Trump Renewable Fuels Standard announcement draws mixed reviews

Source: By Elisa Sand and Dan Crisler, Dakota Media Group • Posted: Sunday, October 6, 2019

President Donald Trump’s decision Friday to uphold the Renewable Fuel Standard was met with praise from South Dakota’s elected officials and agricultural organizations and indifference from a major South Dakota ethanol producer and U.S. Rep. Collin Peterson, D-Minn.

The U.S. Environmental Protection Agency announced that the organization, under the direction of Trump, will look to ensure that more than 15 billion gallons of conventional ethanol will be blended into the nation’s fuel supply annually beginning in 2020, following a period of public comment.

The Trump administration’s announcement would restore the federal mandate requiring at least 15 billion gallons of renewable fuel in the nation’s fuel supply. In large part, that has been not been met because of the administration granting waivers to oil refineries that, according to the South Dakota Corn Growers Association, have led to a loss of 4.04 billion gallons of renewable fuel in the marketplace.

While the Corn Growers praised the announcement, calling it a step “in the right direction,” Glacial Lakes Energy CEO Jim Seurer said Friday it does little to move the needle.

Glacial Lakes owns ethanol plants in Aberdeen, Huron, Mina and Watertown.

“As you back away from this, there are not a lot of hard-and-fast details, and there’s really no increase in volume that we didn’t really have before,” Seurer said.

He said the ethanol industry already exceeds the requirement by producing 16 billion to 17 billion gallons of renewable fuel each year.

Seurer expressed concern that the Trump administration’s announcement falls short of addressing a more pressing issue in allowing the nation to adopt and purchase higher ethanol blends. He also said ethanol advocates missed an opportunity to solicit more support for higher ethanol blends, which he said would lead to better air quality.

“In my opinion, this falls short of what we could have had and what we should have. That’s open and free access to higher blends like E30 to the market,” Seurer said. “My fear about all of this is that the industry has locked themselves into a 15 percent maximum (ethanol) blend when in Watertown and most of northeast South Dakota we’ve been able to prove we can go up to at least a 30 percent blend.

South Dakota’s elected officials were more excited.

“(Friday’s) announcement is a win for South Dakota farmers, ethanol producers and anyone that cares about a strong rural economy and job growth,” U.S. Rep. Dusty Johnson, R-S.D., said in a news release. “I’m proud of the coalition of farm-state members that made it clear that we must maintain the integrity of the (Renewable Fuel Standard) as Congress intended.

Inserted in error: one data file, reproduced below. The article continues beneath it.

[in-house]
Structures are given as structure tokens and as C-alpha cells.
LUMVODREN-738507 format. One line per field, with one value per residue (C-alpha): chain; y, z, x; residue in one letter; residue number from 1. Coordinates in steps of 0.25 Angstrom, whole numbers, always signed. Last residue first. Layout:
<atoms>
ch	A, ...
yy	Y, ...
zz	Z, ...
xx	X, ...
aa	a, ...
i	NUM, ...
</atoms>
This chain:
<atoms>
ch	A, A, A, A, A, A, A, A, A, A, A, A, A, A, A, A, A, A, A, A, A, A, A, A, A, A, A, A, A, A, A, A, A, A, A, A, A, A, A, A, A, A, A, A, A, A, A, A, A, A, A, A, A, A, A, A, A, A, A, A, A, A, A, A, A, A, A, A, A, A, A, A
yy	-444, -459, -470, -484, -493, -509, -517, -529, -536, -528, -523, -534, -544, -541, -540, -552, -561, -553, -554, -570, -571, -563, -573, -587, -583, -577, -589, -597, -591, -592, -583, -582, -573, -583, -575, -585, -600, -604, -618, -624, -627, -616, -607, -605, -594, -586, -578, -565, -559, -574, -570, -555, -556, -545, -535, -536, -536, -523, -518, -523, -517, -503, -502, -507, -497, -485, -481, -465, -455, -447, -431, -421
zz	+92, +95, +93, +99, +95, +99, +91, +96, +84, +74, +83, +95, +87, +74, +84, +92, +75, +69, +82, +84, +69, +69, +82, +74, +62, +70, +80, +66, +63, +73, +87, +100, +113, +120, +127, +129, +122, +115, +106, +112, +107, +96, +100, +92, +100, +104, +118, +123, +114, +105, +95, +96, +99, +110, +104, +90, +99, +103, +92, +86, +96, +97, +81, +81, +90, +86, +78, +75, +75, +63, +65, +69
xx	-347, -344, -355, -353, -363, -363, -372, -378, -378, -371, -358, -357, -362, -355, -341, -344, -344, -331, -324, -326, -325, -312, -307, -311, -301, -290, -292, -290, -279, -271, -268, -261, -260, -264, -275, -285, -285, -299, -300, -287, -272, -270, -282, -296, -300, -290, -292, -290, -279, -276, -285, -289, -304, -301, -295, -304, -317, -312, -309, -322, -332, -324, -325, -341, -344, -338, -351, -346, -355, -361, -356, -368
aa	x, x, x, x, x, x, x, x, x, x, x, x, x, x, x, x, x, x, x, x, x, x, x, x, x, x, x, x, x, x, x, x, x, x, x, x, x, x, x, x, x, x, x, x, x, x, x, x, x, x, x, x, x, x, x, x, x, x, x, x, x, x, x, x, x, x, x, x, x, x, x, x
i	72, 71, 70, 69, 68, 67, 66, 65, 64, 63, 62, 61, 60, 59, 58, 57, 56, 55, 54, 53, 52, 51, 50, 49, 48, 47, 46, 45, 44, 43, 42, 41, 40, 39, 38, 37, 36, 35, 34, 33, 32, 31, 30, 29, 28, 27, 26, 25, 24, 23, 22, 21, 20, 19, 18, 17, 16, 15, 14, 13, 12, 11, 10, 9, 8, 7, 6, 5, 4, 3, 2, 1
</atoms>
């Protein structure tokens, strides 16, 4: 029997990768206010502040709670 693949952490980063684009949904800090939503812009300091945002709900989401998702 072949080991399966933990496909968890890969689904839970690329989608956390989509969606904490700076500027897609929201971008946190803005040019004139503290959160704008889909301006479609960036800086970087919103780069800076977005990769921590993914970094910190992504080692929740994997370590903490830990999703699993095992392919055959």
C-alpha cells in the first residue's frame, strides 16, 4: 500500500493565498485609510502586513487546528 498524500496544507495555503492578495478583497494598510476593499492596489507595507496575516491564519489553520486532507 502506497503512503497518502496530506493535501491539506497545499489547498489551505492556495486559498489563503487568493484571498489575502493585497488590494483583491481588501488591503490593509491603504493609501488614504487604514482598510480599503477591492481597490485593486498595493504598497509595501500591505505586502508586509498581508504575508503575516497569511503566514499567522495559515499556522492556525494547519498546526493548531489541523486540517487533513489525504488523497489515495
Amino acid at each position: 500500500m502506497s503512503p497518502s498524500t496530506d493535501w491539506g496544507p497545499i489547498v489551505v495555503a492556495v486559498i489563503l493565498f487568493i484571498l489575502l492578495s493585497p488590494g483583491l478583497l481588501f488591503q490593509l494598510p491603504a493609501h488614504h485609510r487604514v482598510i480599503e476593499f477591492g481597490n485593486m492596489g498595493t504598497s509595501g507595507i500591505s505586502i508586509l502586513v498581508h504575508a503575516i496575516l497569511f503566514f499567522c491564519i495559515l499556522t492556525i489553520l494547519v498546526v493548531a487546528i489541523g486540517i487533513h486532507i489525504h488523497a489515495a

“By maintaining the integrity of the (standard) and preventing the abuse of Small Refinery Exemptions, as well as forward-looking proposals that cut red tape and build biofuel infrastructure, the Administration showed they are committed to rural America,” he said.

U.S. Sen. John Thune. R-S.D., said the announcement means the EPA will make related reforms to improve implementation of the Renewable Fuel Standard and increase ethanol blending.

“It’s no secret that I’ve been critical of the EPA’s use of small refinery waivers, a process that — when used for its intended purpose — can help alleviate certain hardships for small companies that truly need it,” Thune said in a news release. “Unfortunately, the EPA has abused this process over the last few years, having granted unnecessary waivers to large companies, which has significantly undermined the RFS. These actions have had a direct and negative effect on operations in South Dakota and other states throughout the Corn Belt, which is why I congratulate the president on today’s announcement.”

South Dakota Governor Kristi Noem also called the announcement a win for producers.

“This move is absolutely critical for South Dakota farmers and ranchers as recent years have seen lower commodity prices and unstable market conditions,” she said in a news release.

Peterson, who represents western Minnesota in the U.S. House, expressed similar sentiments as Seurer.

Co-chairman of the bipartisan Congressional Biofuels Caucus, he said in a release, “Next week the President is expected to be in Minnesota and I look forward to hearing details about how his EPA will get back to the 15 billion gallons that are promised in law and address the 4 billion gallons lost in waivers that have already been granted. Until we have answers to those questions, (Friday’s) announcement is just another IOU to struggling farmers and shuttered biofuel plants.”